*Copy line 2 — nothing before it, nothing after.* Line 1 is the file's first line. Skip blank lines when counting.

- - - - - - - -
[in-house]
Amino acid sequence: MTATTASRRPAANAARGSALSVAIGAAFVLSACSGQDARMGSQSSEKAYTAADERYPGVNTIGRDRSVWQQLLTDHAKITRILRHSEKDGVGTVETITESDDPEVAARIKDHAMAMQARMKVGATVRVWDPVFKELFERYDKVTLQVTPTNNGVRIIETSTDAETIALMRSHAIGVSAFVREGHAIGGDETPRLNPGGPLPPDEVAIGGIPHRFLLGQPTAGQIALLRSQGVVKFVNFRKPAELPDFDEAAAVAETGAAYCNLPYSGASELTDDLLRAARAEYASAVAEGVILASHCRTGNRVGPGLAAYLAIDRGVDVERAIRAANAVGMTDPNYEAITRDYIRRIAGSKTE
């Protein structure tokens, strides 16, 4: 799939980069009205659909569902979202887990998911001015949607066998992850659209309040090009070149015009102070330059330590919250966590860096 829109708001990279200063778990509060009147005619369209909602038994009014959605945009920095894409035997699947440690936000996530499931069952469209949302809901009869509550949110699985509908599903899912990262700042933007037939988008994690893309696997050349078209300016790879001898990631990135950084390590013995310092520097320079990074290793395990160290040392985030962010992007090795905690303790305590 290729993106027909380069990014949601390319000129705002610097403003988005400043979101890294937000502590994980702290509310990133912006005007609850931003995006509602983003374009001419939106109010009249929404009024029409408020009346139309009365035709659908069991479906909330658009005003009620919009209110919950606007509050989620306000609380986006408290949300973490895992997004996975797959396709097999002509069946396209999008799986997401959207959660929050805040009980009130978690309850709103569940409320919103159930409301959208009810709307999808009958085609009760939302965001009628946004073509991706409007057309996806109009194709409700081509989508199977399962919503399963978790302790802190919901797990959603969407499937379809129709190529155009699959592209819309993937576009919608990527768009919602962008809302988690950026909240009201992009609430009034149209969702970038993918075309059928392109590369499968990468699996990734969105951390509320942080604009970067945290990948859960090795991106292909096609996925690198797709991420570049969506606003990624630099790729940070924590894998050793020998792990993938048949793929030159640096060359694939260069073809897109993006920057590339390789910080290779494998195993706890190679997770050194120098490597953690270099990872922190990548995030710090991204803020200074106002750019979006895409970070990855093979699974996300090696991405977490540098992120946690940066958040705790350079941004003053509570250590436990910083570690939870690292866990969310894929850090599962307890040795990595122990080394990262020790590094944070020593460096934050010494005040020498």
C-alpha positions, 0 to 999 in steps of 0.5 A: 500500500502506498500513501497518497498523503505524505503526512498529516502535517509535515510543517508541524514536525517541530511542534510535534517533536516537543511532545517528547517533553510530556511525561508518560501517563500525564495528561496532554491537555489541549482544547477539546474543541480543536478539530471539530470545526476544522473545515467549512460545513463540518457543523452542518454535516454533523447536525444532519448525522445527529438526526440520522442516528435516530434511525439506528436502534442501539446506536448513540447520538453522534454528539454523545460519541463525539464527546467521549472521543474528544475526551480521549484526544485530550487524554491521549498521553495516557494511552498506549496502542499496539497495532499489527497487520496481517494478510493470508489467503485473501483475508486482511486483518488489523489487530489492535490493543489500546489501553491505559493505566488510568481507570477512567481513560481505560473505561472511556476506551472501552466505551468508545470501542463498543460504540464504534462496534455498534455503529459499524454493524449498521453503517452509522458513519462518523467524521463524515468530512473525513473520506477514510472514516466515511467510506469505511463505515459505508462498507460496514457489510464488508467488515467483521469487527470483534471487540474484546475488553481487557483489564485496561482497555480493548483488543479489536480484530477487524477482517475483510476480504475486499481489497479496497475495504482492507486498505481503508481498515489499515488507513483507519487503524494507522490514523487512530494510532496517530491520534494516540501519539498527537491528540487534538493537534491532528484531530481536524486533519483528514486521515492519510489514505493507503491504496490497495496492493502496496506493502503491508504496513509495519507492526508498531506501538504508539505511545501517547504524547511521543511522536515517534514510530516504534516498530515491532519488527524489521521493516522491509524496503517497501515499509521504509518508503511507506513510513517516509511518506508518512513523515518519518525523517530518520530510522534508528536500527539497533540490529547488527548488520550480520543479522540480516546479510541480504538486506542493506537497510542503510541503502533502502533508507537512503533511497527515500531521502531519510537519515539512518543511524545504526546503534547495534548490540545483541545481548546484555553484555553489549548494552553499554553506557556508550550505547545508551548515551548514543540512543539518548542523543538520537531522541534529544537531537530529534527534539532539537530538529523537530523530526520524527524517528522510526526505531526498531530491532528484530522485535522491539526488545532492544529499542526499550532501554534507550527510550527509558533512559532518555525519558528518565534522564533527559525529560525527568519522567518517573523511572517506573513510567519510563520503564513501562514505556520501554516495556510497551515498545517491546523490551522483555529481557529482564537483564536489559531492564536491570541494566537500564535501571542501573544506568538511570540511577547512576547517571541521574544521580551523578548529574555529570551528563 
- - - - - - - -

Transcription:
Amino acid sequence: MTATTASRRPAANAARGSALSVAIGAAFVLSACSGQDARMGSQSSEKAYTAADERYPGVNTIGRDRSVWQQLLTDHAKITRILRHSEKDGVGTVETITESDDPEVAARIKDHAMAMQARMKVGATVRVWDPVFKELFERYDKVTLQVTPTNNGVRIIETSTDAETIALMRSHAIGVSAFVREGHAIGGDETPRLNPGGPLPPDEVAIGGIPHRFLLGQPTAGQIALLRSQGVVKFVNFRKPAELPDFDEAAAVAETGAAYCNLPYSGASELTDDLLRAARAEYASAVAEGVILASHCRTGNRVGPGLAAYLAIDRGVDVERAIRAANAVGMTDPNYEAITRDYIRRIAGSKTE